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Historical review of the List of Occupational Diseases recommended by the International Labour organization (ILO)

Overview of attention for article published in Annals of Occupational and Environmental Medicine, August 2013
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Mentioned by

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3 tweeters

Citations

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32 Dimensions

Readers on

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89 Mendeley
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Title
Historical review of the List of Occupational Diseases recommended by the International Labour organization (ILO)
Published in
Annals of Occupational and Environmental Medicine, August 2013
DOI 10.1186/2052-4374-25-14
Pubmed ID
Authors

Eun-A Kim, Seong-Kyu Kang

Abstract

The list of occupational diseases established in the international and national legal system has played important roles in both prevention of and compensation for workers' diseases. This report reviewed the historical development in the ILO list of occupational diseases and suggested implications of the trends. Since the first establishment of the ILO list of occupational diseases in 1925, the list has played a key role in harmonizing the development of policies on occupational diseases at the international level. The three occupational diseases (anthrax, lead poisoning, and mercury poisoning) in the first ILO list of occupational diseases, set up in 1925 as workmen's compensation convention represented an increase of occupational diseases from the Industrial Revolution. Until the 1960s, 10 occupational diseases had been representative compensable occupational diseases listed in Convention No. 121, which implies that occupational diseases in this era were equated to industrial poisoning. Since 1980, with advancements in diagnostic techniques and medical science, noise-induced hearing loss, and several bronchopulmonary diseases have been incorporated into the ILO occupational list. Since 2002, changes in the structure of industries, emerging new chemicals, and advanced national worker's compensation schemes have provoked the ILO to revise the occupational disease list. A new format of ILO list appended in Recommendation 194 (R194) was composed of two dimensions (causes and diseases) and subcategories. Among 50 member states that had provided their national lists of occupational diseases, until 2012 thirty countries were found to have the list occupational diseases having similar structure to ILO list in R194.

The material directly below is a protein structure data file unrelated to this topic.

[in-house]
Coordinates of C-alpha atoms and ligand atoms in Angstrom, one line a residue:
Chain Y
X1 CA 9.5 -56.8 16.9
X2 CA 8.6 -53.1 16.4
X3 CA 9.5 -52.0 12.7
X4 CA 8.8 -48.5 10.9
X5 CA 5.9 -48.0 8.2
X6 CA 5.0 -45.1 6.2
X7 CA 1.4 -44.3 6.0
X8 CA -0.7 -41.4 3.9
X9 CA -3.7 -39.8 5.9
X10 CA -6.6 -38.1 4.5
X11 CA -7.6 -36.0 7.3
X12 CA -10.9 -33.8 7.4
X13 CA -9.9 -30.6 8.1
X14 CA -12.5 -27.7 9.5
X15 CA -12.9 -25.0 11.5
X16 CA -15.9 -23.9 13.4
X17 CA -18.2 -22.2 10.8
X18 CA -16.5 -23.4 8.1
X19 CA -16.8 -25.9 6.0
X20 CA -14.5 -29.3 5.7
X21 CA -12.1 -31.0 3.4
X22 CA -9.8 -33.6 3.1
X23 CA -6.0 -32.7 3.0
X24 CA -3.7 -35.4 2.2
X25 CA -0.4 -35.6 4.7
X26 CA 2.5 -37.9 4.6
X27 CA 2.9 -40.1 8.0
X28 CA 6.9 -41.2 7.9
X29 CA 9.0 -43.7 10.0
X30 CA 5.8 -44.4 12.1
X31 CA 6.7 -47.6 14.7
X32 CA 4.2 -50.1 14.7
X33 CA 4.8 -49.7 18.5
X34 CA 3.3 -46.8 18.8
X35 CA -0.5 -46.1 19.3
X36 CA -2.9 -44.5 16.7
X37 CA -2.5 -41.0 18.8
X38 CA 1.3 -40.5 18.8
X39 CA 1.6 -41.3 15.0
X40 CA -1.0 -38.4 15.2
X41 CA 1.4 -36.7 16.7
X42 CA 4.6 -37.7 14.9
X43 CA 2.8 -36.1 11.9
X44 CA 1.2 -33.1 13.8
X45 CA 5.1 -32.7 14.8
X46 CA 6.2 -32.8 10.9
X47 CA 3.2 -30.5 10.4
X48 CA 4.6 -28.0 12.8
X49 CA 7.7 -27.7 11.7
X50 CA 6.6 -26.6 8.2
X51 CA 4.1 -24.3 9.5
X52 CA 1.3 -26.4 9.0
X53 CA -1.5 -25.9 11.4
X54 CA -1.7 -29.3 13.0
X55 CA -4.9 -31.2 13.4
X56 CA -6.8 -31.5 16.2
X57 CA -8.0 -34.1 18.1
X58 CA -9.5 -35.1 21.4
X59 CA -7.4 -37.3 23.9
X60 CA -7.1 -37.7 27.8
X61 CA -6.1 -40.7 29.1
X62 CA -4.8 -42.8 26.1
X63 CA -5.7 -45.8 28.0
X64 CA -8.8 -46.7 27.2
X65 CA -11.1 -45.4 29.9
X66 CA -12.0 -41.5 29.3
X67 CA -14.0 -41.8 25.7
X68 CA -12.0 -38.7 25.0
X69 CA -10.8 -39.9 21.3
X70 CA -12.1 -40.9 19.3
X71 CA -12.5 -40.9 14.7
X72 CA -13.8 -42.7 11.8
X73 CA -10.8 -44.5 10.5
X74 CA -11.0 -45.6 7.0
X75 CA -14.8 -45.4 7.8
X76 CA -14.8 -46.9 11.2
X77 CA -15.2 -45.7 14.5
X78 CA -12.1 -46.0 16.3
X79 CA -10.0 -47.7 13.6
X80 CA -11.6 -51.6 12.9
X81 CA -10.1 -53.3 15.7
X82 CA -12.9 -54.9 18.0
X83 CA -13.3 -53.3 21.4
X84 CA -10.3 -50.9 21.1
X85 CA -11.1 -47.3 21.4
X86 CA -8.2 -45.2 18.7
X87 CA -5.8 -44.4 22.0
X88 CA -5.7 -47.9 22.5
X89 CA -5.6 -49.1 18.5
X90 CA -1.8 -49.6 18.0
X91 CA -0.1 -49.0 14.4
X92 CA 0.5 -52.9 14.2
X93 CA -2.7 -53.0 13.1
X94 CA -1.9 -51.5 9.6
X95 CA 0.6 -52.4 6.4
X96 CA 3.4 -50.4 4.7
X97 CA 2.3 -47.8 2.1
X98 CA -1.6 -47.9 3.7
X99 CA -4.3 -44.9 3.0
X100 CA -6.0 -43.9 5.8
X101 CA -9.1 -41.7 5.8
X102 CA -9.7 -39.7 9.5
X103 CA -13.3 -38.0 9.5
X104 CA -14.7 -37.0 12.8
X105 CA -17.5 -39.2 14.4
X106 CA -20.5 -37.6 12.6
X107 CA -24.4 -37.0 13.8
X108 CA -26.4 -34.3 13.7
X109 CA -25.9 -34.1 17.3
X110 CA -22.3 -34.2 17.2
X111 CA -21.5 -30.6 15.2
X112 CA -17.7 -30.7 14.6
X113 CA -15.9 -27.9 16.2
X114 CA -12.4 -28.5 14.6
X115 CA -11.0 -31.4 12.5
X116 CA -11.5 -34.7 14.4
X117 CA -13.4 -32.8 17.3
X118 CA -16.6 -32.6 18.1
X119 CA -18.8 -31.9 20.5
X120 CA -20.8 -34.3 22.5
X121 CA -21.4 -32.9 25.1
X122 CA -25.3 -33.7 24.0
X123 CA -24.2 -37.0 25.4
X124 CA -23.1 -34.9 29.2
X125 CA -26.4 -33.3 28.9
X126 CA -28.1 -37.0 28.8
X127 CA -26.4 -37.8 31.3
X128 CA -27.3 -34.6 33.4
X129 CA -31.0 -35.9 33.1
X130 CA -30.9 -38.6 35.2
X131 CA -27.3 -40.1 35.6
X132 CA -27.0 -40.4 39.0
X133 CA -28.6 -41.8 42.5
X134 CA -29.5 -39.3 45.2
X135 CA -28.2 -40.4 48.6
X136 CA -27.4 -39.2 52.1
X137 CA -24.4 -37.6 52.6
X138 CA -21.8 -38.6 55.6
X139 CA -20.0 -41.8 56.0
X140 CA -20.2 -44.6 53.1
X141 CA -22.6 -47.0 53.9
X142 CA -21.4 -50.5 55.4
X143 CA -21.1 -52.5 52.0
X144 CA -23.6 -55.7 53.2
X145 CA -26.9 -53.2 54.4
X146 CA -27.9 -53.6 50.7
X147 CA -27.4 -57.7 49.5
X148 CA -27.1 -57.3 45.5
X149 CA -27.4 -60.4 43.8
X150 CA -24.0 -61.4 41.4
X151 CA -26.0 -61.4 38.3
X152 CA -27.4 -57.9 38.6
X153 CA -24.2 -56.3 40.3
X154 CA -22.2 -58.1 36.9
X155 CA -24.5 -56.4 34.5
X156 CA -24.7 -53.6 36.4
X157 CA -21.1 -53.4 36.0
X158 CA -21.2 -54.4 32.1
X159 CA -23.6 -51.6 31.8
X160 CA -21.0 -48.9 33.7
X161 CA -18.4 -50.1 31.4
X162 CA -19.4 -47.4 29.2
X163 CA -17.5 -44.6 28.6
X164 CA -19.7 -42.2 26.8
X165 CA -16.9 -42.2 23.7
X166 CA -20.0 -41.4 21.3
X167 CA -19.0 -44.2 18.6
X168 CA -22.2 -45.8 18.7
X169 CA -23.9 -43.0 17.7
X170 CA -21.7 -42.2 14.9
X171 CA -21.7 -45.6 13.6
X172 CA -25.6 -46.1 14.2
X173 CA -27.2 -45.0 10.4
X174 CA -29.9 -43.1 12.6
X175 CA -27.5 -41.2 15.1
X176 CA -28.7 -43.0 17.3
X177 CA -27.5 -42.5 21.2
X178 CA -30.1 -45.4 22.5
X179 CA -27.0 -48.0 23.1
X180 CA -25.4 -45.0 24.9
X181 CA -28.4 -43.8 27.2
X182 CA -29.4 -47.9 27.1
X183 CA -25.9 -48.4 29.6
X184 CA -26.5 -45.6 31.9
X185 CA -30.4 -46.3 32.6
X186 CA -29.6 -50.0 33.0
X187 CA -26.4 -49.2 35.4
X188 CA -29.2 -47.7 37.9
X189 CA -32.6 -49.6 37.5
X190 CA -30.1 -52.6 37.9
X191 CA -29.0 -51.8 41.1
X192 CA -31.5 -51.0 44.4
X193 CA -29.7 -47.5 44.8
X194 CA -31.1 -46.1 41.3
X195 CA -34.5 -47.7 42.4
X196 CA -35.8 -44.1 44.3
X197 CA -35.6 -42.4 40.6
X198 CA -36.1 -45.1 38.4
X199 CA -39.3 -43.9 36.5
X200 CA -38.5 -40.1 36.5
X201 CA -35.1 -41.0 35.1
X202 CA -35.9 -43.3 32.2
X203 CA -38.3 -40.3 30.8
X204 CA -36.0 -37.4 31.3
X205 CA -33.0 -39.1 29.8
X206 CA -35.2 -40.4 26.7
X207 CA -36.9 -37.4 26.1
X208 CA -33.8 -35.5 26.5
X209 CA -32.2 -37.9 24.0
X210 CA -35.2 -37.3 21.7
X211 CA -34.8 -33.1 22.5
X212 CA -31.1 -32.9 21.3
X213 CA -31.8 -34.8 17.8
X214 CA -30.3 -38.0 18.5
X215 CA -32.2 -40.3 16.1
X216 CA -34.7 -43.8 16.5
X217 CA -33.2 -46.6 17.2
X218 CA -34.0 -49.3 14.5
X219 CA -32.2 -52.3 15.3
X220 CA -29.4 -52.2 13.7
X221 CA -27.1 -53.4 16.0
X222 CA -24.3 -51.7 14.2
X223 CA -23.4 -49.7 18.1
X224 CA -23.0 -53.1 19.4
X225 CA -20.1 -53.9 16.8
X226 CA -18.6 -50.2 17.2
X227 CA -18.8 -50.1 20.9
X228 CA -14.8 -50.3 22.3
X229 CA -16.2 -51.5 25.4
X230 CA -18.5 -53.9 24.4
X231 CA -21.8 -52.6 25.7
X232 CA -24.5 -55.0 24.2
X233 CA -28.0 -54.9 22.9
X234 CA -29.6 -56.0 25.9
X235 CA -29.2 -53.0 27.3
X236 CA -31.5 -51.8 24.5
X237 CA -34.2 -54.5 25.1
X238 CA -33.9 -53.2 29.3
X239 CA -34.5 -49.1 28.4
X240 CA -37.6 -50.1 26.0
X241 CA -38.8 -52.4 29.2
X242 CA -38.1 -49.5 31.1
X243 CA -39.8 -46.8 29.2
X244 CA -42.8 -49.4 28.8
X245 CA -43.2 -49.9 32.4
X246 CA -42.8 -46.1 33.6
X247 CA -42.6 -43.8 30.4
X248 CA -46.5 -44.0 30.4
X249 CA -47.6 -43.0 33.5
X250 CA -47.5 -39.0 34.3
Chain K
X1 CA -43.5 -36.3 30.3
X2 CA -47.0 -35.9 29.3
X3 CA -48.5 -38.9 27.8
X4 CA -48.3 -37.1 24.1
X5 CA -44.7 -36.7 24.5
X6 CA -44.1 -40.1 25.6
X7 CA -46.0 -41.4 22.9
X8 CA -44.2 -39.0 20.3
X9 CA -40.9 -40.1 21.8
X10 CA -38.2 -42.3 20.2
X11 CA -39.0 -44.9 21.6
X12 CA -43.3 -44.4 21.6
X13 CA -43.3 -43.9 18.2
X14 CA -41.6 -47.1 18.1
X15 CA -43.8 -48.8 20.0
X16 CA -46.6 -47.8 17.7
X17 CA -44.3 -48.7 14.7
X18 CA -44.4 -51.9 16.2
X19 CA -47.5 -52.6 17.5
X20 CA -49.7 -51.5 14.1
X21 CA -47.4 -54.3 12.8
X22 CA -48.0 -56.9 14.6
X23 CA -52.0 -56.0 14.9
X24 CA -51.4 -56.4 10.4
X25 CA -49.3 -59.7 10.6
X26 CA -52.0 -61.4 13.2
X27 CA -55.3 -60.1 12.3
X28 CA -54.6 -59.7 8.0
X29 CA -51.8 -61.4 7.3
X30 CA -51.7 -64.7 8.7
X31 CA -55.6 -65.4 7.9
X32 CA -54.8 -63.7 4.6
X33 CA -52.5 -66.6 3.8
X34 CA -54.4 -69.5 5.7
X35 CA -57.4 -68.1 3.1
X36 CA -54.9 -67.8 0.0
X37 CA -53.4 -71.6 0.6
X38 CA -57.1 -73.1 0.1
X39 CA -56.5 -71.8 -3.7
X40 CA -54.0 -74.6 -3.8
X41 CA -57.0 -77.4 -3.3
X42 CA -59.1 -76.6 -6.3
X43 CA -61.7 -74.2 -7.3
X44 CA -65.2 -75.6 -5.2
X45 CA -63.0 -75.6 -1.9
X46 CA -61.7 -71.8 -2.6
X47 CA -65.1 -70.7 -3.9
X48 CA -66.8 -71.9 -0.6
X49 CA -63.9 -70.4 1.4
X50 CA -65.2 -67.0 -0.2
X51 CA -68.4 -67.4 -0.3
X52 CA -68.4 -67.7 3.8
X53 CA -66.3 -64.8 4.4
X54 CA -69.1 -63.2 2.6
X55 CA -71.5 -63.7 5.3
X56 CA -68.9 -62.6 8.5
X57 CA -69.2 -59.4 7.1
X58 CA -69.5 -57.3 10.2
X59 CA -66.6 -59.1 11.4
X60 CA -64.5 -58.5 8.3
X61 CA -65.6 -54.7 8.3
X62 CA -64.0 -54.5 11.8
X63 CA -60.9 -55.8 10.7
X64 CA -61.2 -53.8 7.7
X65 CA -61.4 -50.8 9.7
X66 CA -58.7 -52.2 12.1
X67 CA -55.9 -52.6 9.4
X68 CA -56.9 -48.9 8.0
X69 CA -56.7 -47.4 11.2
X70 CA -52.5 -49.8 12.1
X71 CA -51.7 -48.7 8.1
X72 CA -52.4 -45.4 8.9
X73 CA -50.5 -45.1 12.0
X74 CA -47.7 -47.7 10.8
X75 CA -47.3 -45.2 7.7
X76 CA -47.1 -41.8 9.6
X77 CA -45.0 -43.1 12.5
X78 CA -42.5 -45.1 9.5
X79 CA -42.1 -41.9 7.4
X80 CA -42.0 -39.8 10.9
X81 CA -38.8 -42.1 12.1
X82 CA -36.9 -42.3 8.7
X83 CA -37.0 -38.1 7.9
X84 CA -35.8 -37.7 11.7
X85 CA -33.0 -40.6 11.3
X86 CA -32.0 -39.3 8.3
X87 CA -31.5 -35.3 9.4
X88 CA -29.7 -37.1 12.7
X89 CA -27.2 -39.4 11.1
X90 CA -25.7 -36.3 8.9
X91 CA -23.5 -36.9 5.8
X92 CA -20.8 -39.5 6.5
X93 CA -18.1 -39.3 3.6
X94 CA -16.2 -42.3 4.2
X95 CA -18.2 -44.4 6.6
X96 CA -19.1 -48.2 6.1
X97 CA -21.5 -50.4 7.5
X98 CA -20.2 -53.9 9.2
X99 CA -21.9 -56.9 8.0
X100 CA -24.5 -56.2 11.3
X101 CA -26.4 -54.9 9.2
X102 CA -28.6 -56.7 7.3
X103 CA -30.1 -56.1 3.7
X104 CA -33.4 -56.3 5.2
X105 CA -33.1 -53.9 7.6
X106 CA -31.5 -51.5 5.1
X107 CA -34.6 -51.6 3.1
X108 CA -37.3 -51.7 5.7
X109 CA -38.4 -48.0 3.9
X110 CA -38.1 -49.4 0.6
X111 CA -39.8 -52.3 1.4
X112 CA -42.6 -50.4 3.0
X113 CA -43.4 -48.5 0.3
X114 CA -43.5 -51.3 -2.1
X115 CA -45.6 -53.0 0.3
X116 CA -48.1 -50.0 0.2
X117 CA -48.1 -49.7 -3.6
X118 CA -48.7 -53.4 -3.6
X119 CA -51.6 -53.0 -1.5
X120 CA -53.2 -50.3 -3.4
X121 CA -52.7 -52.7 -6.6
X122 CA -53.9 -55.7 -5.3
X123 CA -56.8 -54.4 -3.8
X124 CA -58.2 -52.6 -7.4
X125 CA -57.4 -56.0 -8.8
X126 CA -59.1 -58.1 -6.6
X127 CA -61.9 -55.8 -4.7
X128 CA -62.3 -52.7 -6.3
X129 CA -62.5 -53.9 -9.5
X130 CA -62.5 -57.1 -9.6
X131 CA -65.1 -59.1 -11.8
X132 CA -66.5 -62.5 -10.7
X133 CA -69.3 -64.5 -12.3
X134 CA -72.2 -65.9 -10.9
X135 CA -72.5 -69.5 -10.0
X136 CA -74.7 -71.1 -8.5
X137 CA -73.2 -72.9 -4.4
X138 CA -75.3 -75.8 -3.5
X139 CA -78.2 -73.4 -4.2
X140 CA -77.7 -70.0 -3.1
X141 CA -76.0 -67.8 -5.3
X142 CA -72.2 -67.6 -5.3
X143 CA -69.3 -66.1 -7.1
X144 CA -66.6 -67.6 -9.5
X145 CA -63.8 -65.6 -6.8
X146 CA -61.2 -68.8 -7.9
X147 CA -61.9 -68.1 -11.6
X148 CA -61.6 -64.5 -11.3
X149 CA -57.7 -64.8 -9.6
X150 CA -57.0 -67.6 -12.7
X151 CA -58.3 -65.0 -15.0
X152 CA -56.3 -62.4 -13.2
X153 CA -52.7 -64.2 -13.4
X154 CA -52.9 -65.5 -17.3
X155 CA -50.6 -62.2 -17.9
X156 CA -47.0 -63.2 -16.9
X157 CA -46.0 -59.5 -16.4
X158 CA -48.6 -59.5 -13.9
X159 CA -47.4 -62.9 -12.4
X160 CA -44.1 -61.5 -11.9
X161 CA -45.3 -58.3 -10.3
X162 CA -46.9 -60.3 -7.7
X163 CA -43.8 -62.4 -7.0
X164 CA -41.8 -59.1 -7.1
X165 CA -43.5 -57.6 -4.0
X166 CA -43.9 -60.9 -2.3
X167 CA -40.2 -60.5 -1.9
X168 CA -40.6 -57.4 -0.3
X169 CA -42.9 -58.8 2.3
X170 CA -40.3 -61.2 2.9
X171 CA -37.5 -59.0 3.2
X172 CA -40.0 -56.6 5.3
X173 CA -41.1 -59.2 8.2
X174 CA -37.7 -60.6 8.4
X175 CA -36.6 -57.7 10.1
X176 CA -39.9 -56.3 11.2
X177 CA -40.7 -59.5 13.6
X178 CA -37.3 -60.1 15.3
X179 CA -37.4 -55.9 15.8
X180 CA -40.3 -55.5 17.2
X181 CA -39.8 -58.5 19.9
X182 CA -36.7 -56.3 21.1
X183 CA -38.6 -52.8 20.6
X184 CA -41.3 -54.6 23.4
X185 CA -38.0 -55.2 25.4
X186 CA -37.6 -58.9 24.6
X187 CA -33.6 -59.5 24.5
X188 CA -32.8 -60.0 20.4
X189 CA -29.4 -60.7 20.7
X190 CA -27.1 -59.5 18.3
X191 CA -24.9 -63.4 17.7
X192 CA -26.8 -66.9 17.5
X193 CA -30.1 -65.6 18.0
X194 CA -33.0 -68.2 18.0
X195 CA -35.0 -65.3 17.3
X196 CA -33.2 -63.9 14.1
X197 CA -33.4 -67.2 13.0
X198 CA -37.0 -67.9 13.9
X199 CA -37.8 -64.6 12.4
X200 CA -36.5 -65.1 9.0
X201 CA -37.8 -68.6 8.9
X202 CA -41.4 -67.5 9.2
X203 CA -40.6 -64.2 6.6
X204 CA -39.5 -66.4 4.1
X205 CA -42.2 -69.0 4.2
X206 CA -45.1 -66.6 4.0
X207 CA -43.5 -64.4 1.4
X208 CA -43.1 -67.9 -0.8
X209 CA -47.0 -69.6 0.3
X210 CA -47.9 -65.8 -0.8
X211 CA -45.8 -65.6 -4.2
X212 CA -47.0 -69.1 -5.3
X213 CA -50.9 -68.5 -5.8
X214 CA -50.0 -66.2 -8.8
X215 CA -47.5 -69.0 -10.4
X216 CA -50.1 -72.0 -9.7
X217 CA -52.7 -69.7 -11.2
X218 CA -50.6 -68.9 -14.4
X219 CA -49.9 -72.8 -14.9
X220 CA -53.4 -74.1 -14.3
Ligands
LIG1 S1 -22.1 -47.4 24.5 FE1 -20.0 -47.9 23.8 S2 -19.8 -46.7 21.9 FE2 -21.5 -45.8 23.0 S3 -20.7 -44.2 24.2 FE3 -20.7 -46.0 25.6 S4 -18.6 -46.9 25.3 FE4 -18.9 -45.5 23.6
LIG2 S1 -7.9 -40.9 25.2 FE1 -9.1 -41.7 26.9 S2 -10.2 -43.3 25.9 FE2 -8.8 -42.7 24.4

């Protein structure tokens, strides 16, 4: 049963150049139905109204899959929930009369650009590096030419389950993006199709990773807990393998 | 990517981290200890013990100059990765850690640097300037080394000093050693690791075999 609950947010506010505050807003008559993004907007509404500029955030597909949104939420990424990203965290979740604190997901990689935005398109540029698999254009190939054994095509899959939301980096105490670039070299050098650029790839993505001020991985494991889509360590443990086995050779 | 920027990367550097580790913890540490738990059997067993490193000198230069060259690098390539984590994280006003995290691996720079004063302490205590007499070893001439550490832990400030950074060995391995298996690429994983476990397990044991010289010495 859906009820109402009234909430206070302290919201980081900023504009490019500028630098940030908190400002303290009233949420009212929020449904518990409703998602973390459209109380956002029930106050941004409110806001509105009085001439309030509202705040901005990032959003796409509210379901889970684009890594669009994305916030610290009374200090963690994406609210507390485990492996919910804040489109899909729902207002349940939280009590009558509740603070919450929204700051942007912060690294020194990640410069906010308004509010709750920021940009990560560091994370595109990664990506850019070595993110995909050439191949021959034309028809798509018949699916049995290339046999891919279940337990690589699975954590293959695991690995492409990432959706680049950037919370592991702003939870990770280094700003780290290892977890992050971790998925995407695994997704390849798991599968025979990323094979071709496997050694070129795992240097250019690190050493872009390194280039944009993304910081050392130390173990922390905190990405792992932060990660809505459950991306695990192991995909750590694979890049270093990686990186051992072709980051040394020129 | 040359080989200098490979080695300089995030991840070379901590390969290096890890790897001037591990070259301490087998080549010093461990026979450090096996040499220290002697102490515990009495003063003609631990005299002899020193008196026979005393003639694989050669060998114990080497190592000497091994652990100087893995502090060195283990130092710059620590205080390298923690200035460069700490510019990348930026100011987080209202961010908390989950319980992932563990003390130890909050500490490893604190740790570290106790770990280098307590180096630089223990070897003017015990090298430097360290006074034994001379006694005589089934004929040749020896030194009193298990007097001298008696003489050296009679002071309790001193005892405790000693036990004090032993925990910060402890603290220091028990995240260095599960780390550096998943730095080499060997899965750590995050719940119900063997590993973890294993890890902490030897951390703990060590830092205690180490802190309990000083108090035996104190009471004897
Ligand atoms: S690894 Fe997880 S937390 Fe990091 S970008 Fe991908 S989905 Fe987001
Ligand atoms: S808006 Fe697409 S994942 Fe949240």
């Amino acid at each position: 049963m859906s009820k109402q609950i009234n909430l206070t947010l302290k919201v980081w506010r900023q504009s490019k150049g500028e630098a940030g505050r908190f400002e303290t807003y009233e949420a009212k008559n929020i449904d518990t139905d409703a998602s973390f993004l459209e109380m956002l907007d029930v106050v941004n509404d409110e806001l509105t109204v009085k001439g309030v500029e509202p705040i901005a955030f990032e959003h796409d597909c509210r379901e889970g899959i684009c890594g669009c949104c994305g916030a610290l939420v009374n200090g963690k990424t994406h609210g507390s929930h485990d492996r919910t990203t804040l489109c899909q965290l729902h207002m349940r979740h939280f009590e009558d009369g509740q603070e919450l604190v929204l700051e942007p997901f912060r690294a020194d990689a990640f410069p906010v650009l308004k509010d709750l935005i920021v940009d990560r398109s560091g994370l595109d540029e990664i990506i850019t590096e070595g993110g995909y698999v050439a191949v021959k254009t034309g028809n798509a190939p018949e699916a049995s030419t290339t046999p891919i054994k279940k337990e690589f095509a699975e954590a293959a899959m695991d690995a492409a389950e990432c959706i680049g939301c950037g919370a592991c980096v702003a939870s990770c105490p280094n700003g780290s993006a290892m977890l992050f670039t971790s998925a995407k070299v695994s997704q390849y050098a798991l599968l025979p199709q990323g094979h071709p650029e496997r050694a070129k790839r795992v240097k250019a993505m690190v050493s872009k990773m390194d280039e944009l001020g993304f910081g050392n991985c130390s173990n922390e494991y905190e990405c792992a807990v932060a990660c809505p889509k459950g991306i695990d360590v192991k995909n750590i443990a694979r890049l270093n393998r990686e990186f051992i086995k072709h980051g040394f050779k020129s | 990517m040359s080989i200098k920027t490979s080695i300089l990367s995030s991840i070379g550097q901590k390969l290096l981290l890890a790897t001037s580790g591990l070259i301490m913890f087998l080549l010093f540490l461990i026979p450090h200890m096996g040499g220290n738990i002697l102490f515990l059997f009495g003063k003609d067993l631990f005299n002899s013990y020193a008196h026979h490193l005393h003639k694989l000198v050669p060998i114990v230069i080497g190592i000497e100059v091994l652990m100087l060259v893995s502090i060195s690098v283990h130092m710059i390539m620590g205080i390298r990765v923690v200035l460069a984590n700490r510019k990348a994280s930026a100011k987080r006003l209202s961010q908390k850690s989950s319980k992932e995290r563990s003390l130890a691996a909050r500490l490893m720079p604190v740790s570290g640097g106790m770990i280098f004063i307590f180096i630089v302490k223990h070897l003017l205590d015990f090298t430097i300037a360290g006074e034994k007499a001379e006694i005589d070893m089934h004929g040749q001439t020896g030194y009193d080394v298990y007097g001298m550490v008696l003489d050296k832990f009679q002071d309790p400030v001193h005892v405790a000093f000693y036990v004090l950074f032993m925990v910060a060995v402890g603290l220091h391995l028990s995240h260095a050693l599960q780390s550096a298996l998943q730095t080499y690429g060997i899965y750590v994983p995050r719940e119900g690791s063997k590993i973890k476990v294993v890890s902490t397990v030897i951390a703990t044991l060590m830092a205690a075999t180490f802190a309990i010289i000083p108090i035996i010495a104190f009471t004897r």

Twitter Demographics

The data shown below were collected from the profiles of 3 tweeters who shared this research output. Click here to find out more about how the information was compiled.

Mendeley readers

The data shown below were compiled from readership statistics for 89 Mendeley readers of this research output. Click here to see the associated Mendeley record.

Geographical breakdown

Country Count As %
Serbia 1 1%
Peru 1 1%
Ghana 1 1%
Unknown 86 97%

Demographic breakdown

Readers by professional status Count As %
Student > Master 16 18%
Student > Ph. D. Student 11 12%
Other 10 11%
Researcher 8 9%
Student > Bachelor 8 9%
Other 23 26%
Unknown 13 15%
Readers by discipline Count As %
Medicine and Dentistry 31 35%
Engineering 11 12%
Nursing and Health Professions 9 10%
Environmental Science 7 8%
Social Sciences 4 4%
Other 9 10%
Unknown 18 20%

Attention Score in Context

This research output has an Altmetric Attention Score of 2. This is our high-level measure of the quality and quantity of online attention that it has received. This Attention Score, as well as the ranking and number of research outputs shown below, was calculated when the research output was last mentioned on 11 October 2020.
All research outputs
#10,945,292
of 19,069,422 outputs
Outputs from Annals of Occupational and Environmental Medicine
#67
of 158 outputs
Outputs of similar age
#100,099
of 203,571 outputs
Outputs of similar age from Annals of Occupational and Environmental Medicine
#5
of 6 outputs
Altmetric has tracked 19,069,422 research outputs across all sources so far. This one is in the 41st percentile – i.e., 41% of other outputs scored the same or lower than it.
So far Altmetric has tracked 158 research outputs from this source. They typically receive a little more attention than average, with a mean Attention Score of 7.3. This one has gotten more attention than average, scoring higher than 55% of its peers.
Older research outputs will score higher simply because they've had more time to accumulate mentions. To account for age we can compare this Altmetric Attention Score to the 203,571 tracked outputs that were published within six weeks on either side of this one in any source. This one is in the 49th percentile – i.e., 49% of its contemporaries scored the same or lower than it.
We're also able to compare this research output to 6 others from the same source and published within six weeks on either side of this one.